I will end by saying that I am deeply saddened by the course of events detailed in this formal complaint, as I believe SBTi has an ethical obligation to advance the most robust solutions to the climate crisis, and the evidence shows that it is derelict in this duty. That said, as an original instigator of SBTi, I continue to have faith that SBTi will live up to the potential that was planted in that conversation between Janet and me over a beer at the Ceres Conference (documented in the first footnote) almost a decade ago.
Thank you very much for your attention.
 I engaged Janet Ranganathan of WRI as early as Spring 2012 on the Greenhouse Gas Protocol’s lack of tie-in to the climate science of the carbon budget, and continued to engage with her and Pankaj Bhatia (including traveling from Massachusetts to Washington DC specifically to meet with them both in Summer 2012) through 2013, at which point WRI convened a meeting with me, Pankaj, Mark McElroy of the Center for Sustainable Organizations, John Sottong of EPA, Marty Spitzer of WWF, and Nigel Topping of CDP, which resulted in agreement to pursue what became SBTi. I was asked to join the Technical Advisory Group at the outset, and have served on it ever since.
 Bjørn A Lloyd S & Matthews D (2021) From the Paris Agreement to corporate climate commitments: Evaluation of seven methods for setting “science-based” emission targets. Environmental Research Letters. Accepted Manuscript. 11 February 2021. https://iopscience.iop.org/article/10.1088/1748-9326/abe57b According to lead author Anders Bjørn, the final published version will include some minor changes, including ones resulting from conversations with Andres Chang and Chris Weber of SBTi.
 SBTi, Foundations of Science-Based Target Setting, Version 1.0, April 2019. https://sciencebasedtargets.org/resources/files/foundations-of-SBT-setting.pdf
 See the SBTi “Methods” page as recently as April 2020 (https://web.archive.org/web/20200416020800/https://sciencebasedtargets.org/methods/) when the description of the “absolute-based approach” ends: “Mars was one of the first companies to use this method to determine its science-based target” and links to Mars’ Website (https://web.archive.org/web/20190305160043/http://mars.com/global/sustainable-in-a-generation/healthy-planet/climate-action).
 WRI collaborated with Mars in developing this approach: Putt del Pino, S., C. Cummis, S. Lake, K. Rabinovitch, P. Reig. 2016. From Doing Better to Doing Enough: Anchoring Corporate Sustainability Targets in Science. Working Paper. Washington, DC: World Resources Institute and Mars Incorporated. http://www.wri.org/publications/doing-enough-corporate-targets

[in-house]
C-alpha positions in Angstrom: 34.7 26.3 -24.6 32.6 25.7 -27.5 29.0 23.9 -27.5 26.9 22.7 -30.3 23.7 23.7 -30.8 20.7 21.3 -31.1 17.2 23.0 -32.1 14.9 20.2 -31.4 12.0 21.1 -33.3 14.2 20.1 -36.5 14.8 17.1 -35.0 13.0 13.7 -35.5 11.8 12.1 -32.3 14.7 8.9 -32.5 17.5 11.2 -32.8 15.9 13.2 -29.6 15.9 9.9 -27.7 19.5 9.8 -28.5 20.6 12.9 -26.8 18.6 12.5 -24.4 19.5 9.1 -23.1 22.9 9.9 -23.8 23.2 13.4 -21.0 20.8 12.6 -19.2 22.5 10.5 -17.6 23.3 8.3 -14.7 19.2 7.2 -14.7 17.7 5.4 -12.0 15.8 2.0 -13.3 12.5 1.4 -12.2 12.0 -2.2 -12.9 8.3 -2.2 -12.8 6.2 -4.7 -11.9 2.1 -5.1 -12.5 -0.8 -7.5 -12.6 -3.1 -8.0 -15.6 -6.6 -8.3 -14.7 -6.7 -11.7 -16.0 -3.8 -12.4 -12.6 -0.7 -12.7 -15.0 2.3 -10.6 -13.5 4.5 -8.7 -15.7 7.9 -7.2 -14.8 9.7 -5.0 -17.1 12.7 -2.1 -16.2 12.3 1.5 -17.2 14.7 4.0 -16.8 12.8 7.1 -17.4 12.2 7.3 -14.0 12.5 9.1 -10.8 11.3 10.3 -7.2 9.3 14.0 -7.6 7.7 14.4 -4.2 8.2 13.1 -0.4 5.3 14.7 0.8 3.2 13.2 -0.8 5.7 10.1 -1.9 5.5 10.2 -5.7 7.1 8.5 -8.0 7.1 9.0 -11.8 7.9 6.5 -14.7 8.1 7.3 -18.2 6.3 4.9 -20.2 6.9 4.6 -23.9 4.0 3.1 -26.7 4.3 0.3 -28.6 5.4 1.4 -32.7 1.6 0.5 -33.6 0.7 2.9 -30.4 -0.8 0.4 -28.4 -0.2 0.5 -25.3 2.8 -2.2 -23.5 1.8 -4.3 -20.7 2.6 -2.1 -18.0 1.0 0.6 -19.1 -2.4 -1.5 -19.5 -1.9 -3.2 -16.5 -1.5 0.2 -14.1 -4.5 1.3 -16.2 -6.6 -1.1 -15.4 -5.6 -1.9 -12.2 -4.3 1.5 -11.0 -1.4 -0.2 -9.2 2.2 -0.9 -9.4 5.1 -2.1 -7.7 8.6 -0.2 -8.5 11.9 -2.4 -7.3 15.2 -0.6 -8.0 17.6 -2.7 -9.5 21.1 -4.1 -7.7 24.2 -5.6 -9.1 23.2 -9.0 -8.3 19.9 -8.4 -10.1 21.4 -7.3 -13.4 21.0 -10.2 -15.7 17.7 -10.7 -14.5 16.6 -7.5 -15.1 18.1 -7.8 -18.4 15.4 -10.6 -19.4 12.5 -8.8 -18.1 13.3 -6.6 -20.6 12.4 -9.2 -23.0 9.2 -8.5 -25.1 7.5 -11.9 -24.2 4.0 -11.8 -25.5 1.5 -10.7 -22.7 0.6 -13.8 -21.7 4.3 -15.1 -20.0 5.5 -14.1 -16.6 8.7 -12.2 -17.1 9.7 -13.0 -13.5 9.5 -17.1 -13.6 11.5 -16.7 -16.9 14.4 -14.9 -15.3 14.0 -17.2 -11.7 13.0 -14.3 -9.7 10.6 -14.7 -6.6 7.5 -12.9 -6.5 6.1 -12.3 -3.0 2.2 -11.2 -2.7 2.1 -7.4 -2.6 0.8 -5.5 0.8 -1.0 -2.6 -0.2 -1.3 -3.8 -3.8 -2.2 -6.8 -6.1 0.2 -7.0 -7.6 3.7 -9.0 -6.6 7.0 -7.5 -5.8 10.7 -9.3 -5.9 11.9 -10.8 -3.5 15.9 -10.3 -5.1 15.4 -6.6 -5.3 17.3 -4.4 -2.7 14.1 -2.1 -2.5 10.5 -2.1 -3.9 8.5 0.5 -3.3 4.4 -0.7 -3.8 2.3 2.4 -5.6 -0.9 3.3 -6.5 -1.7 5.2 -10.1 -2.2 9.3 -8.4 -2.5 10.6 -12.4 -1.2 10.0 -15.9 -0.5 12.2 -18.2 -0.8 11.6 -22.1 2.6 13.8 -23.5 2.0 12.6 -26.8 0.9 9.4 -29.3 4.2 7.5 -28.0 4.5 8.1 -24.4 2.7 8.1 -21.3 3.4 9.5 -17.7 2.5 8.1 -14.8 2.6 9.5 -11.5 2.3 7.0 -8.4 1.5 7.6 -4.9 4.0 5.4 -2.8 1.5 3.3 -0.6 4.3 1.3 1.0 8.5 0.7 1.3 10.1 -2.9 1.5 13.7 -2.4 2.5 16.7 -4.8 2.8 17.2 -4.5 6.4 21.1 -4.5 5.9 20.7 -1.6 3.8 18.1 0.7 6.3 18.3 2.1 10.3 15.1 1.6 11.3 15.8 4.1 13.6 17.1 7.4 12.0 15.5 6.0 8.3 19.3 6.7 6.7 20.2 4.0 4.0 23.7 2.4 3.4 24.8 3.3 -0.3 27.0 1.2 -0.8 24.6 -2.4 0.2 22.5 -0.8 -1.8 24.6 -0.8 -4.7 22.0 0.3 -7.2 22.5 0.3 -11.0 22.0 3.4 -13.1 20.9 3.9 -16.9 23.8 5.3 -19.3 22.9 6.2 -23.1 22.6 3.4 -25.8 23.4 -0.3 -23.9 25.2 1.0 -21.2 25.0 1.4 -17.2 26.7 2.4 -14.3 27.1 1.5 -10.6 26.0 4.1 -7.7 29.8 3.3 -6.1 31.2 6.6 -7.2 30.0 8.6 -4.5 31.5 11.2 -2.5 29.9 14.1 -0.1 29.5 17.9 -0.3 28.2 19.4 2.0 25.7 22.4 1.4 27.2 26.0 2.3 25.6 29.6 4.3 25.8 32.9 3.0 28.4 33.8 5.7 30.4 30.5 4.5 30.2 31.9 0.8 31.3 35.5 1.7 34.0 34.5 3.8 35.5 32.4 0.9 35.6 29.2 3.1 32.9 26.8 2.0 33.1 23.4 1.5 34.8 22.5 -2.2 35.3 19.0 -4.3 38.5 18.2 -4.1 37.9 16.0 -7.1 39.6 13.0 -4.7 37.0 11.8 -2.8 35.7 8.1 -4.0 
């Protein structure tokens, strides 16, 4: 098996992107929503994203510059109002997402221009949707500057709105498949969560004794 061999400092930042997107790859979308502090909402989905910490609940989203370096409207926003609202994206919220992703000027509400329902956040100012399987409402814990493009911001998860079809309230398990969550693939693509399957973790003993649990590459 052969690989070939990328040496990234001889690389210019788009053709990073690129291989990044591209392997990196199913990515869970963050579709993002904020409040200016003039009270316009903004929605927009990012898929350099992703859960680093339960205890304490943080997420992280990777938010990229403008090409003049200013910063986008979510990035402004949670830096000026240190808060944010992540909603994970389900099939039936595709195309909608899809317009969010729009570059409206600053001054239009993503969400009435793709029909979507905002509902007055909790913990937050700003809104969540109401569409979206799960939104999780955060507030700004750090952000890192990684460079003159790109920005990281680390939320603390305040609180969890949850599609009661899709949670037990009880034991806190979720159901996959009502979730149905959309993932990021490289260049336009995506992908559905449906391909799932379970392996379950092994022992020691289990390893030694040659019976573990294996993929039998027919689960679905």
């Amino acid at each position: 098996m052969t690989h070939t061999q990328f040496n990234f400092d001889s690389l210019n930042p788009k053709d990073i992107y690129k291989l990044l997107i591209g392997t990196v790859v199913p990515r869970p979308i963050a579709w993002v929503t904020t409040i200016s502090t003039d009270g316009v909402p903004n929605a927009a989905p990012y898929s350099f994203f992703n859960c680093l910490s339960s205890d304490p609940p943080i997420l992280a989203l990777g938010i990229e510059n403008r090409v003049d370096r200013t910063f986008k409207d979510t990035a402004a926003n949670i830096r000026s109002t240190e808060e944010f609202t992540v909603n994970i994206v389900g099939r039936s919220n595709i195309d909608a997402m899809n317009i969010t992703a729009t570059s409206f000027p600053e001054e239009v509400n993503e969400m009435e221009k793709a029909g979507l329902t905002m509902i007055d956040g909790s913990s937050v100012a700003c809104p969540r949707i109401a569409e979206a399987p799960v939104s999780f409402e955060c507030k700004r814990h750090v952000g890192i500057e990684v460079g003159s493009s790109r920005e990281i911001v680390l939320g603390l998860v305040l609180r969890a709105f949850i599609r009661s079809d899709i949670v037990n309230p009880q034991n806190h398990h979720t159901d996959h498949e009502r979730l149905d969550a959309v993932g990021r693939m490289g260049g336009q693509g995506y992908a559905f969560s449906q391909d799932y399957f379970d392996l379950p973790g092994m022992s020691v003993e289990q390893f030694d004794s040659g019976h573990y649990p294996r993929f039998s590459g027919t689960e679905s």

SBTi recommendations are weighted against what it calls economic intensity (or more accurately economic allocation) methodologies, which includes C-FACT, CSI, CSO, and GEVA. The 3% Solution, which was created by SBTi partners CDP and WWF and others, was not assessed in the Bjørn et al study, as its target year is 2020.
 Ben & Jerry’s. 2006. 2006 Social & Environmental Assessment Report. https://www.benjerry.com/about-us/sear-reports/2006-sear-report#globwarmsocfootprint
 Bjørn et al later state: “Given these pros and cons of individual methods, the SBTi should be transparent about the reasons underlying its method recommendations.”
 SBTi. 2020. Science-Based Target Setting Manual. Version 4.1. April 2020. https://sciencebasedtargets.org/resources/files/SBTi-manual.pdf
 IPCC 2018 Global Warming of 1.5 °C eds V Masson-Delmotte et al. https://www.ipcc.ch/site/assets/uploads/sites/2/2019/06/SR15_Full_Report_Low_Res.pdf
 Simon Evans & Josh Gabbatiss, “Solar is now ‘cheapest electricity in history’, confirms IEA.” Carbon Brief. 13 October 2020. https://www.carbonbrief.org/solar-is-now-cheapest-electricity-in-history-confirms-iea
 Strictly speaking, the ACA is not truly a “science-based” methodology, as IPCC scenarios don’t follow straight lines. Huppmann D, Kriegler E, Krey V, Riahi K, Rogelj J, Rose S K, Weyant J, Bauer N, Bertram C, Bosetti V, Calvin K, Doelman J, Drouet L, Emmerling J, Frank S, Fujimori S, Gernaat D, Grubler A, Guivarch C, Haigh M, Holz C, Iyer G, Kato E, Keramidas K, Kitous A, Leblanc F, Liu J-Y, Löffler K, Luderer G, Marcucci A, McCollum D, Mima S, Popp A, Sands R D, Sano F, Strefler J, Tsutsui J, Van Vuuren D, Vrontisi Z, Wise M and Zhang R. 2018. IAMC 1.5°C Scenario Explorer and Data hosted by IIASA
 Ryerson University Research Ethics Board. 2015/2017. Guidelines for Managing Real, Potential, and Perceived Conflicts of Interest. https://www.ryerson.ca/content/dam/research/documents/ethics/guidelines-for-managing-real-potential-and-perceived-conflicts-of-interest.pdf
 Appendix available upon request.